It was coined in the 16th century
when the consonants Y, H, and W were mistakenly mixed with the vowels of the
word Adonai; what proper noun is
Etymology, Etymology, and more Etymology
as well as grammar, usage, euphemism, slang, jargon, semantics, linguistics, neologism, idiom, cant, and argot.
The critically-acclaimed board game
consists of tough questions about the nuances of the English language.
The name of the Jewish god is Yahweh,
which was represented by the four letters YHWH. Because of its sanctity, Jews
avoided uttering it when reading scriptures by substituting the word Adonai,
the Hebrew word for Lord.
Ironically, your answer contains a mistake similar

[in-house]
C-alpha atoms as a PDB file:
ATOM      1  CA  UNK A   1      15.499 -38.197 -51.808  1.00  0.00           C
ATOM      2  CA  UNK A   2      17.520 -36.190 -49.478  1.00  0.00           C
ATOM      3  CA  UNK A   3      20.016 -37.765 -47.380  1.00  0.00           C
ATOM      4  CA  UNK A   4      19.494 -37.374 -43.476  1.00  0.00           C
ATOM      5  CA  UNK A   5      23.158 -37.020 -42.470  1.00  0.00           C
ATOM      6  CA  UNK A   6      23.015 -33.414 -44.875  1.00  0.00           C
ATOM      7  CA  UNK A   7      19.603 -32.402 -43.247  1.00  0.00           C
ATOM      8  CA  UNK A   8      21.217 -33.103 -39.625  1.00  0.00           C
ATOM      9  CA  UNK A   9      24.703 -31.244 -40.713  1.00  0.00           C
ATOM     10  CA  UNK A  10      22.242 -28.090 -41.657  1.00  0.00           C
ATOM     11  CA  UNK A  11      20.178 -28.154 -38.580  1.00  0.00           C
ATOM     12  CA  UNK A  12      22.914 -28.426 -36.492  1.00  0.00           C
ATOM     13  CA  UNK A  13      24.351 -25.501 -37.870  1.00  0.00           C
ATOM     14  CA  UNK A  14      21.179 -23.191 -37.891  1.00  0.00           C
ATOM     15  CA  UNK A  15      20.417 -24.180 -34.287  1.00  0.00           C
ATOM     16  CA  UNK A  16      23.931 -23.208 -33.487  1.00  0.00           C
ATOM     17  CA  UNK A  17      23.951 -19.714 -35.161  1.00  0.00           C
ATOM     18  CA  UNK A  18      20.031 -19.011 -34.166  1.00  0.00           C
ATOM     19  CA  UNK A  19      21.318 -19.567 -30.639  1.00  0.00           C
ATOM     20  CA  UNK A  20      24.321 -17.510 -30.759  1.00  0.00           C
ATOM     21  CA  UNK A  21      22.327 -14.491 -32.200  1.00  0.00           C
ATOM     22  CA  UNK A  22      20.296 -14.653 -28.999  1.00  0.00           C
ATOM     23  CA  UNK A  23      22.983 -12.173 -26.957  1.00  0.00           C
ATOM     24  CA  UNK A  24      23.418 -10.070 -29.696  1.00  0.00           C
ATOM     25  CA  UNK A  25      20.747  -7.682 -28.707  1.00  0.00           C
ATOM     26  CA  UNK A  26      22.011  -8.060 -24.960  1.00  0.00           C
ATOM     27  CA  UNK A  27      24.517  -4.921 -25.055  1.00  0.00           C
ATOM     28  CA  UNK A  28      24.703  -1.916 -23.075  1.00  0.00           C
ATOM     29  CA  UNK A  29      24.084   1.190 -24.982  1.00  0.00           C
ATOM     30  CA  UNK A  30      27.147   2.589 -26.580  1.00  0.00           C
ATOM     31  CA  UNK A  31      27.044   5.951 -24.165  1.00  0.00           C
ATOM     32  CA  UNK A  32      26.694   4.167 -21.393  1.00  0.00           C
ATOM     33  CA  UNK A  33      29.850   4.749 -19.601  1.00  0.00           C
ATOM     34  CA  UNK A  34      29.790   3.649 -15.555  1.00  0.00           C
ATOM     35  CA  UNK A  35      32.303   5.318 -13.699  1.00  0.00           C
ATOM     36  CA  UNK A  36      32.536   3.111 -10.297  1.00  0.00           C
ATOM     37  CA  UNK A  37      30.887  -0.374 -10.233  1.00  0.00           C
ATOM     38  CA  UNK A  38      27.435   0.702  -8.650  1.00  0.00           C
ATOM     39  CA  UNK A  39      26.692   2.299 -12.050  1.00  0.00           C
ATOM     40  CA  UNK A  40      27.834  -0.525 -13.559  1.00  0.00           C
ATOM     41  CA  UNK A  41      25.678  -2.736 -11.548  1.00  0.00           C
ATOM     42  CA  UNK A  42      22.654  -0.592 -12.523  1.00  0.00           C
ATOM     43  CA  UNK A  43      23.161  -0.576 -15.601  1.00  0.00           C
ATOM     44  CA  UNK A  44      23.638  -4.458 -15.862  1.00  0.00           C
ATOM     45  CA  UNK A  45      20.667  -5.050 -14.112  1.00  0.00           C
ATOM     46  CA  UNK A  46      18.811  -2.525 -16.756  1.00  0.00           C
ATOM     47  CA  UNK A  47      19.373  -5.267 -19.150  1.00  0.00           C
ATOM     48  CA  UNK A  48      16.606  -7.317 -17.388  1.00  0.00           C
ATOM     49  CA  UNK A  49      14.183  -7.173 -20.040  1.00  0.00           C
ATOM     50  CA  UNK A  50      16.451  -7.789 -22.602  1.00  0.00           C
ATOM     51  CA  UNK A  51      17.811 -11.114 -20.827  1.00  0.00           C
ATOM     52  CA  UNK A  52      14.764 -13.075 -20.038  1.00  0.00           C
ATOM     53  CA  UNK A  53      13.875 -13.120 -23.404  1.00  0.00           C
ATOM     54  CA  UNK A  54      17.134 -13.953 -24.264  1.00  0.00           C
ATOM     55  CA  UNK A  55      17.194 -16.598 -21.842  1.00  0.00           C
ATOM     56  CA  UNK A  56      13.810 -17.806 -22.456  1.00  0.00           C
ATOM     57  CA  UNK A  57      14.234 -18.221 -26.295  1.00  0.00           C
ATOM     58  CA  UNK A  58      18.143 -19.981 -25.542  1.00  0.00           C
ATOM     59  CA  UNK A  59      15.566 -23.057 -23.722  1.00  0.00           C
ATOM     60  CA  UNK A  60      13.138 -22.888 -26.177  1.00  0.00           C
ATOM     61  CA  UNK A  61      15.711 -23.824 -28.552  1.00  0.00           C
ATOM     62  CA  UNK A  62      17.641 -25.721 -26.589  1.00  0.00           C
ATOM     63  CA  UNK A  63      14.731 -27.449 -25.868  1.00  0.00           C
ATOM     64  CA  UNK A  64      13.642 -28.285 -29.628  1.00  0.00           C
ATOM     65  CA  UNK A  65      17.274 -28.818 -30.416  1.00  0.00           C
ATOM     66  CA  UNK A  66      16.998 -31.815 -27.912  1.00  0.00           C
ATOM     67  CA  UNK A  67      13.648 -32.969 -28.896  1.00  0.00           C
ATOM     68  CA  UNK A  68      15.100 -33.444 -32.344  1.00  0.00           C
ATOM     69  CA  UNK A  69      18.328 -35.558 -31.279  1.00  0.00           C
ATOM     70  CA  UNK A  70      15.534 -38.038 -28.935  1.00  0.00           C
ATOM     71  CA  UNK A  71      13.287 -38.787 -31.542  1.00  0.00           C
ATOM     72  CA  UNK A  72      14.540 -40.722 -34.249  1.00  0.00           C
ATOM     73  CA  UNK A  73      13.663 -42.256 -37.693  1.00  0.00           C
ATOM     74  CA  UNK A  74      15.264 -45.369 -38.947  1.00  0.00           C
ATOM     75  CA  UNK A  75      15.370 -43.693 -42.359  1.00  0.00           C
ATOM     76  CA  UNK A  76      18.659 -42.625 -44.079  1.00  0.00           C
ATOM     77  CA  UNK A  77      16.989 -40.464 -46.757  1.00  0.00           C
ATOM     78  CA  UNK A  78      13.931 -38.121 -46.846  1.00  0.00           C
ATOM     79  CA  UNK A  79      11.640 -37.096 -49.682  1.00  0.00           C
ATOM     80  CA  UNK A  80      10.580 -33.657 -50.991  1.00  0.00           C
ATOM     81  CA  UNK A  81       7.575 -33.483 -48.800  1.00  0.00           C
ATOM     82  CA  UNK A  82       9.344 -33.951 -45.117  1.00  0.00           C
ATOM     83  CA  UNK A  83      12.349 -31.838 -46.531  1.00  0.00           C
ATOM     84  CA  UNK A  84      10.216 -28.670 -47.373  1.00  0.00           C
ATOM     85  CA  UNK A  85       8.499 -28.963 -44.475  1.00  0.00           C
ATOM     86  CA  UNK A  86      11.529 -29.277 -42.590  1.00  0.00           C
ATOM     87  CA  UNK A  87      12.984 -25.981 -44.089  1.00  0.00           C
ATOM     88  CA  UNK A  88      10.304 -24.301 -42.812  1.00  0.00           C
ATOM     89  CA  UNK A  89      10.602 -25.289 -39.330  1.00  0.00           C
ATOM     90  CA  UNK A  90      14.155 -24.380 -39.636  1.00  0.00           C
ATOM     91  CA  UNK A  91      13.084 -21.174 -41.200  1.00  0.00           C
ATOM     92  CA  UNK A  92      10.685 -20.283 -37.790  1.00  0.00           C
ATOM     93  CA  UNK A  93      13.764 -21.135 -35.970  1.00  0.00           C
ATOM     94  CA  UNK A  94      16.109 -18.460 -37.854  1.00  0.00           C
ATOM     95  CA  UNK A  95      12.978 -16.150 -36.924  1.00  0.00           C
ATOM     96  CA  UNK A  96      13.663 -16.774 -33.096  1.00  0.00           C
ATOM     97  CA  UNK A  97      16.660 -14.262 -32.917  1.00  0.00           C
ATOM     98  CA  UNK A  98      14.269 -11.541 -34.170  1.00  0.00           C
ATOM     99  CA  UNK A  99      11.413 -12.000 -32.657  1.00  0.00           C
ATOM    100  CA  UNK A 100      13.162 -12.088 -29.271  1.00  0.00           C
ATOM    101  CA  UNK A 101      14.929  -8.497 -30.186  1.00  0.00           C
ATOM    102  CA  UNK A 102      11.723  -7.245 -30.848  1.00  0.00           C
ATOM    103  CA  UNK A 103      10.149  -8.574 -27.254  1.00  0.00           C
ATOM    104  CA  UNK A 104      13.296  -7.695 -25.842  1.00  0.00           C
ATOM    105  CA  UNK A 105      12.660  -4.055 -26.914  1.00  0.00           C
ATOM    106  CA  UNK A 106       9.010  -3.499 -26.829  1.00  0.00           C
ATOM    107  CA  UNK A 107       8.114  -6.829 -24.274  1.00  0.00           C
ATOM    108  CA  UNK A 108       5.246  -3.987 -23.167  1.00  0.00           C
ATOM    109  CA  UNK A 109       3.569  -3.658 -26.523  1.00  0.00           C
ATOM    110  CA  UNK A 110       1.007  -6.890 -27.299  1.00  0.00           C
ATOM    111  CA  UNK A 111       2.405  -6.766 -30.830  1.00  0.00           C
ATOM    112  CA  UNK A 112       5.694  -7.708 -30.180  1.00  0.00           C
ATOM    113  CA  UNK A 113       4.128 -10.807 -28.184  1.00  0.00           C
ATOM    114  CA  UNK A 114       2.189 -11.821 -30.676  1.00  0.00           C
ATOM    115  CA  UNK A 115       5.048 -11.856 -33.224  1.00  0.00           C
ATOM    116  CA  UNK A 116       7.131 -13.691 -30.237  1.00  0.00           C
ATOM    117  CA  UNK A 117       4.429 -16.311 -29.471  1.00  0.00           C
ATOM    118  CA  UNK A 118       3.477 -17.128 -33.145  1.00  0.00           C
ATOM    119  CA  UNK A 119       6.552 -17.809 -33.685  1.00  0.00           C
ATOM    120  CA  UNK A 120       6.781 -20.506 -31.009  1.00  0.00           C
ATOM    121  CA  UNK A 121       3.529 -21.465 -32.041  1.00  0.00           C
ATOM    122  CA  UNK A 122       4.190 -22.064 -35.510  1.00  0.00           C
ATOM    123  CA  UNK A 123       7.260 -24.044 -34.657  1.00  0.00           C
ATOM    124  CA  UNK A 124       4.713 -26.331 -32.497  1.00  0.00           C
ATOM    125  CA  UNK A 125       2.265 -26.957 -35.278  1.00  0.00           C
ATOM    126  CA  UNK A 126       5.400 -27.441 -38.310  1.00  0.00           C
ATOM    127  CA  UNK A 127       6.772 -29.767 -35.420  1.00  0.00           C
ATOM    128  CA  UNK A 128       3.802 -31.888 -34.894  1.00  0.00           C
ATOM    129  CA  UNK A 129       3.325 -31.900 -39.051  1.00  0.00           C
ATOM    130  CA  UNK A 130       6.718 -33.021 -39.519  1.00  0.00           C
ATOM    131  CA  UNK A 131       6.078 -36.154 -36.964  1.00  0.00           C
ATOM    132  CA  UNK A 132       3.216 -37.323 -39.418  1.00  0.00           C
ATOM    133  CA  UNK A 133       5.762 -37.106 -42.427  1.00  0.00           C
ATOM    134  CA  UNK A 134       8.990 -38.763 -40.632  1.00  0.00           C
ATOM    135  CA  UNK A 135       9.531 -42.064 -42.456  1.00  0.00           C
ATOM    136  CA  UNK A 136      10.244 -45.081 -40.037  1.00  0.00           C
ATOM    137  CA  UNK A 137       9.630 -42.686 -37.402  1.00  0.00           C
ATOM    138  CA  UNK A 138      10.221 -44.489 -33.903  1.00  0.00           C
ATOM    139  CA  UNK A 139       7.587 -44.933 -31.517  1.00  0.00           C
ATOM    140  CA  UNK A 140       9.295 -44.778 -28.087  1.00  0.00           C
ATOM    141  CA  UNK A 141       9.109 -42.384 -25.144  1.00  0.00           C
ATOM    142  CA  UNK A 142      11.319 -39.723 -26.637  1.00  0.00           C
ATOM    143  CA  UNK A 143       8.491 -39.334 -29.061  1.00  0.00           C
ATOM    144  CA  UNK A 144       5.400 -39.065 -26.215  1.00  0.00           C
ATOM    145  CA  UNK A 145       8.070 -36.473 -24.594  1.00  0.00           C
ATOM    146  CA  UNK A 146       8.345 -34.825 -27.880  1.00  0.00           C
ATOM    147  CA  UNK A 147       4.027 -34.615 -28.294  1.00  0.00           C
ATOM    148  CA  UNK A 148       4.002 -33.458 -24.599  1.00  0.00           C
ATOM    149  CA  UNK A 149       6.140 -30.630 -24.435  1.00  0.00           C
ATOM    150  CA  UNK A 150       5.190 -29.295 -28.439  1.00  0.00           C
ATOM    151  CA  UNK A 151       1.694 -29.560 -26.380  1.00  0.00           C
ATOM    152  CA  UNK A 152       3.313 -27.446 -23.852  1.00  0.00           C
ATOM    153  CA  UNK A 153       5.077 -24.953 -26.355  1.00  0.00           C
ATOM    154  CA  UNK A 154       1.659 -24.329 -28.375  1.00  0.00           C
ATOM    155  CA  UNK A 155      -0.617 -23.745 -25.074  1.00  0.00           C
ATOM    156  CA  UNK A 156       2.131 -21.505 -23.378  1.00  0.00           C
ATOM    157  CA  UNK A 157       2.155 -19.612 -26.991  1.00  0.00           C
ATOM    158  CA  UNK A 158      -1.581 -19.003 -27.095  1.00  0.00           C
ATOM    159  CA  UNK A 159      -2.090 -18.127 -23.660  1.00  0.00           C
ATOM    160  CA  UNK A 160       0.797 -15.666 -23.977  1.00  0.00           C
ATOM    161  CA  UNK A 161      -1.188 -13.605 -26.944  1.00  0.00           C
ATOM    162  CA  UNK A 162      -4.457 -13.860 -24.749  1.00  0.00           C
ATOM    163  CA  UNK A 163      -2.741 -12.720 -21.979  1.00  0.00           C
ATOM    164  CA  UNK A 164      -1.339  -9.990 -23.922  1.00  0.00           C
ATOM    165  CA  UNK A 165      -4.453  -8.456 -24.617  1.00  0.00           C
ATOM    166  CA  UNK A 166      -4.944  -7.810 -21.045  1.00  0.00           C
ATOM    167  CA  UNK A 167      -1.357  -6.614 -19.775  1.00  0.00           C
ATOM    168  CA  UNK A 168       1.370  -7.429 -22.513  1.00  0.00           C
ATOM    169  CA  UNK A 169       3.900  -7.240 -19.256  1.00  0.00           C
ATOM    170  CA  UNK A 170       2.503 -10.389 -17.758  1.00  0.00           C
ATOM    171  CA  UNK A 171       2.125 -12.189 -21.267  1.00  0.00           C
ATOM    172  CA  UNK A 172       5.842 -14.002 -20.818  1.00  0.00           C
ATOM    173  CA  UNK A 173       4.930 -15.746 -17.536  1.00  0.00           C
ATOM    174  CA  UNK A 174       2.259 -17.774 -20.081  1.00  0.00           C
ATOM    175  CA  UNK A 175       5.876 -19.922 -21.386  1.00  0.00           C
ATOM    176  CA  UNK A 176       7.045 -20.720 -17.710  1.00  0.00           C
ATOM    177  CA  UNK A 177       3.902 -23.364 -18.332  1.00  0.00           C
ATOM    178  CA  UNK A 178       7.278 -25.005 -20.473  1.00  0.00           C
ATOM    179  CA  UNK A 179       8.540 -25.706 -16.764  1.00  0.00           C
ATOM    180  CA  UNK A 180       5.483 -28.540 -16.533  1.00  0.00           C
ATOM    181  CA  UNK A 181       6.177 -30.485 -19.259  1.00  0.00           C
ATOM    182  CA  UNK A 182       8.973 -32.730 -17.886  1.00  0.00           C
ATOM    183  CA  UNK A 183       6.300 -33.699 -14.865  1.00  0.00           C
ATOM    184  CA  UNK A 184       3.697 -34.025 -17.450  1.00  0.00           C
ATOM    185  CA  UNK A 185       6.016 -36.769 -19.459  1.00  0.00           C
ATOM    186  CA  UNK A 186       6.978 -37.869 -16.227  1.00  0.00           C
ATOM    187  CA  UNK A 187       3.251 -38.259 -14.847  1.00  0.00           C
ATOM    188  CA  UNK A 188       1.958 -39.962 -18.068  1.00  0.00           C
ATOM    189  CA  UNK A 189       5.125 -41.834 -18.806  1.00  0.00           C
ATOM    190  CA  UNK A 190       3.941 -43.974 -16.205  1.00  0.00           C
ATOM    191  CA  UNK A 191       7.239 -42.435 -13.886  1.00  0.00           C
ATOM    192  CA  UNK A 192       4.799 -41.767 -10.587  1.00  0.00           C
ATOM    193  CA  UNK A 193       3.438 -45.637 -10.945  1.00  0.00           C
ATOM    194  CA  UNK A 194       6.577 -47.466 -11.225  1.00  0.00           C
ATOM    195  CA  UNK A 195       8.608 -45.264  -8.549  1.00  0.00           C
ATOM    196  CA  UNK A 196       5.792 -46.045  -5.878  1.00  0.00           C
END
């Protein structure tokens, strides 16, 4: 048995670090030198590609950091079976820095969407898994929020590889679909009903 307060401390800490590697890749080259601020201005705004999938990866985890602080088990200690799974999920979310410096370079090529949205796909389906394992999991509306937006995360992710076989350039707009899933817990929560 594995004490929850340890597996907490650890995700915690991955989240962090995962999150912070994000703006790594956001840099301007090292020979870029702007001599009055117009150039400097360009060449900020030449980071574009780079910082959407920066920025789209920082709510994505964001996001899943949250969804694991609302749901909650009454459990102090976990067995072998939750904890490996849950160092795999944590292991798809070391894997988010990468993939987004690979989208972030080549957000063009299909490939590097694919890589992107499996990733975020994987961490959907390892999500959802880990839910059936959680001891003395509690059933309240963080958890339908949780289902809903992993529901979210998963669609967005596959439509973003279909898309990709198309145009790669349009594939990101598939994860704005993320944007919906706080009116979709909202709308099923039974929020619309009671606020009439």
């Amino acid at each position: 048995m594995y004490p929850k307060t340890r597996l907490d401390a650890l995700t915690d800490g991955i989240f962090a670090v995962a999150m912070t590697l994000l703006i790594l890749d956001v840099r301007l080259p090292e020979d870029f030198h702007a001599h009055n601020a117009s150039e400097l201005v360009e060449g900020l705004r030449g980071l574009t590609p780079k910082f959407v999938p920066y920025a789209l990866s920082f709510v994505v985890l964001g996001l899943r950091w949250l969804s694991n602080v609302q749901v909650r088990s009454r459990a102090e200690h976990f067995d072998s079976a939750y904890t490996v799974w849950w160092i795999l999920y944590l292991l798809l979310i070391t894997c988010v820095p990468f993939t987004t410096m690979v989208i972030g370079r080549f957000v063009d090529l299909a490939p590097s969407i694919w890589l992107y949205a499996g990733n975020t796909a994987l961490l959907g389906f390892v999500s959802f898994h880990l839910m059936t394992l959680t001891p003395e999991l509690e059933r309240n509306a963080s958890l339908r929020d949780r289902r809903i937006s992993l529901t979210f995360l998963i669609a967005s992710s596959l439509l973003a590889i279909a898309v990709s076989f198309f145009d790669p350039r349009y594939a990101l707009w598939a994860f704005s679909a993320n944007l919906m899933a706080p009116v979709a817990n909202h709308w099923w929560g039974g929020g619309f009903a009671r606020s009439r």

to your question. Although the term Jehovah does indeed come from the
mis-application of the vowels of Adonai in Hebrew, it is not accurate to say
that the Jewish name for God is Yahweh. Yahweh is yet another vocalization of
the mysterious vowels of God's name. Since God's name was pronounced aloud only
by the High Priest in the Holy of Holies of the Temple on Yom Kippur, and since
the Temple was destroyed almost 2 millenia ago, we don't actually KNOW what
God's name is (in the sense of how to pronounce Yod-Hei-Vav-Hei). So Yahweh is
as defective as Jehovah (at least in terms of pronouncing the name of "our"
God). Fortunately, according to all our religious sensibilities, God is without
flaw - no matter what God's name is or isn't. Thanks for your great game.
Jack Chomsky GellChom_aol.com)
question I've always asked is: why did they choose those particular four
letters (yud, hay, vuv, hay)? For one possible answer look here:
http://pages.cthome.net/hirsch/tetra.htm [and for a] feminist version:
about this is endless. The best rabbis tell me: we just don't know why it is
Barry Shell shell_sfu.ca)
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